When I was in law school, many of my classmates had goals of being so-called “high-powered” attorneys working in large firms, working for the public defender’s office, or planning to be prosecuting attorneys. When sharing my desire to be an elder law attorney, I would often receive blank stares and questions as to what type of work that would involve. I do not know of one other person in my graduating law class who wanted to work with seniors and be an elder law attorney.
My interest in elder law predates even my decision to go to law school. I had a close relationship to my maternal grandmother because I was her first grandchild and she looked after me in my earliest years while my parents worked. Later, when I was out of high school my grandfather was diagnosed with Parkinson’s and Alzheimer’s. My grandmother could not take care of him by herself, so I moved in with them while attending college. I watched him deteriorate and was there when my grandmother faced the ordeal of moving him into a nursing home. At that time I knew nothing of Medicaid or veteran’s benefits. I don’t think my grandmother ever received assistance while he was in the nursing home for about a year before he died.
In addition to dealing with illness and long-term care for an elderly loved one, I saw the difficulties my grandparents faced in dealing with everyday things that people of my generation take for granted. For instance, to this day my grandmother has never used a computer. Give her a typewriter and she’s a wiz, she even wrote a whole book on one, but she has no desire to even attempt using a computer. No emailing her! I don’t think she used an ATM machine before I moved in with her and I finally convinced her that she could also use a debit card at the grocery store instead of carrying her checkbook everywhere. These are minor things that anyone could certainly live without, but there were other issues I noticed.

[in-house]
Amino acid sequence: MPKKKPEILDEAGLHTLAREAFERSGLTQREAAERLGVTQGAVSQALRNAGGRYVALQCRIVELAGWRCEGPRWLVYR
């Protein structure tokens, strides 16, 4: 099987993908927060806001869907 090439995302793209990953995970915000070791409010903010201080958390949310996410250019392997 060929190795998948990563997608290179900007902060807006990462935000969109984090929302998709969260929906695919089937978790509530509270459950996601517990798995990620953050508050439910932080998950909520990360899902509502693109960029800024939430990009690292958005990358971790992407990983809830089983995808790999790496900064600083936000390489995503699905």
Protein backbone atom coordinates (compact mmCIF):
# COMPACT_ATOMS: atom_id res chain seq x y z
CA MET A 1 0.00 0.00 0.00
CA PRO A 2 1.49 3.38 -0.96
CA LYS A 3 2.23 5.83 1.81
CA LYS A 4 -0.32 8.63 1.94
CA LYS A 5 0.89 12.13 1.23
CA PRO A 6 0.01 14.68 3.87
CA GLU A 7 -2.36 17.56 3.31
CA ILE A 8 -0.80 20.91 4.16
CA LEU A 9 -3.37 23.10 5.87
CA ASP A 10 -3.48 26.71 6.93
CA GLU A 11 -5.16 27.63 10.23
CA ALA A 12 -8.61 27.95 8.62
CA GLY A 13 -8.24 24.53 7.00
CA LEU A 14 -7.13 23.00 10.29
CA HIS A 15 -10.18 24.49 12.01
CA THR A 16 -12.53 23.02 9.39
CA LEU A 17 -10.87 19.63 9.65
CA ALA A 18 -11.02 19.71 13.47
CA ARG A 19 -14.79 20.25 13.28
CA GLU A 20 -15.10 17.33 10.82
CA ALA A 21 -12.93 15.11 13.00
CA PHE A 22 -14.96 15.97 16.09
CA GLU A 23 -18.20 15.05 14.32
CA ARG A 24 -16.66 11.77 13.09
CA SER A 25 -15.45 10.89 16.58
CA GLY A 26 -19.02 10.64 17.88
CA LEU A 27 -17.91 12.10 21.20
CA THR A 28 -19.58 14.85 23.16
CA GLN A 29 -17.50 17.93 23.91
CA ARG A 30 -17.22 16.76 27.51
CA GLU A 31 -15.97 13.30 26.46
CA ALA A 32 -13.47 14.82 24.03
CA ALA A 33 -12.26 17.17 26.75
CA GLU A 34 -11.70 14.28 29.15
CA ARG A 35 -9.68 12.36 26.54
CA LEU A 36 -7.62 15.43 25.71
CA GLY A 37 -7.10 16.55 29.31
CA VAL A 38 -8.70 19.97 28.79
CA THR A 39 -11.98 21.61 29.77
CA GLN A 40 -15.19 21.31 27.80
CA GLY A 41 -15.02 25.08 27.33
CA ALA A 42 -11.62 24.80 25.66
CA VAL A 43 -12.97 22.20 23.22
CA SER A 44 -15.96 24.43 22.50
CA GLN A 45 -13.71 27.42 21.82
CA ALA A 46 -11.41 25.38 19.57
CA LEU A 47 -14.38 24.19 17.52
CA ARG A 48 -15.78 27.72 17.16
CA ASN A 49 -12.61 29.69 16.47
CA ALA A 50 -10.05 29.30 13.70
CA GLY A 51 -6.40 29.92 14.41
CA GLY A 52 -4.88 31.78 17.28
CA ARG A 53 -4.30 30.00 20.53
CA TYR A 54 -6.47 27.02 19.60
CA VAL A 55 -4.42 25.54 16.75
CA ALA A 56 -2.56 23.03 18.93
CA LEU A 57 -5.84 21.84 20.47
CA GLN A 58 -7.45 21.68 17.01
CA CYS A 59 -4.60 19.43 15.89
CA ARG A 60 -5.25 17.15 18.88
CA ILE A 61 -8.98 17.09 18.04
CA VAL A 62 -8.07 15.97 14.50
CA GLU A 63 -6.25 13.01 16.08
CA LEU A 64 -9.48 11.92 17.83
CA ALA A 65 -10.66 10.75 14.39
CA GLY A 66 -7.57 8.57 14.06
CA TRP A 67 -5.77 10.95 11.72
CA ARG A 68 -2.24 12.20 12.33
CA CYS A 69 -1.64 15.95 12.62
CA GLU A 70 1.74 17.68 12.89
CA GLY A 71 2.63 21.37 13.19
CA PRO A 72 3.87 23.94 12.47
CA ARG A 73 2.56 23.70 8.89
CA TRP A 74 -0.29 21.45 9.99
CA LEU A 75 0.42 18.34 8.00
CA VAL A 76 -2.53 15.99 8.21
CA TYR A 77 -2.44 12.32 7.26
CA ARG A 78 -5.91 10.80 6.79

Living with my grandmother for over four years as an adult, I saw the difficulties older brains can have with understanding and communicating with customer service issues. Many of us complain that we can’t reach an English-speaking person when calling the bank, insurance company, or computer tech line, but her issues went much deeper. She couldn’t understand the concepts and had a hard time expressing what she needed. My grandmother was an intelligent, well-read woman, but she would often become flustered when trying to deal with the phone or cable company — not to mention there are a lot of people and companies out there that prey on the elderly. We have all heard of people losing thousands of dollars in financial scams. Really seeing how seniors can be taken advantage of touched my heart and gave me a desire to work with the aging population in some capacity. I wanted to be an advocate for a sometimes forgotten generation.
I may not be someone that stops a scam artist or calls the phone company for my clients, but I love how I can help a family that is facing one of the hardest periods in their loved one’s life, transitioning from independent living to assisted living or skilled nursing, and make that transition a little easier. There is a reason attorneys sometimes are called attorneys and counselors at law; much of what we do in advising clients is listening and counseling them through difficult situations. It helps to have people share your burdens, and I believe that helping my clients understand where to go and how to pay for the care they need eases not only the burdens of caregivers, but helps the seniors themselves accept the new chapter of their lives with grace and dignity.
Some people have mottos they try to live by – mine is Proverbs 31: 8-9 “Speak up for those who cannot speak for themselves, for the rights of all who are destitute. Speak up and judge fairly; defend the rights of the poor and needy.” I try everyday to give help where needed and the aging community holds a special place in my heart. I see my grandmother’s smile in every client I meet.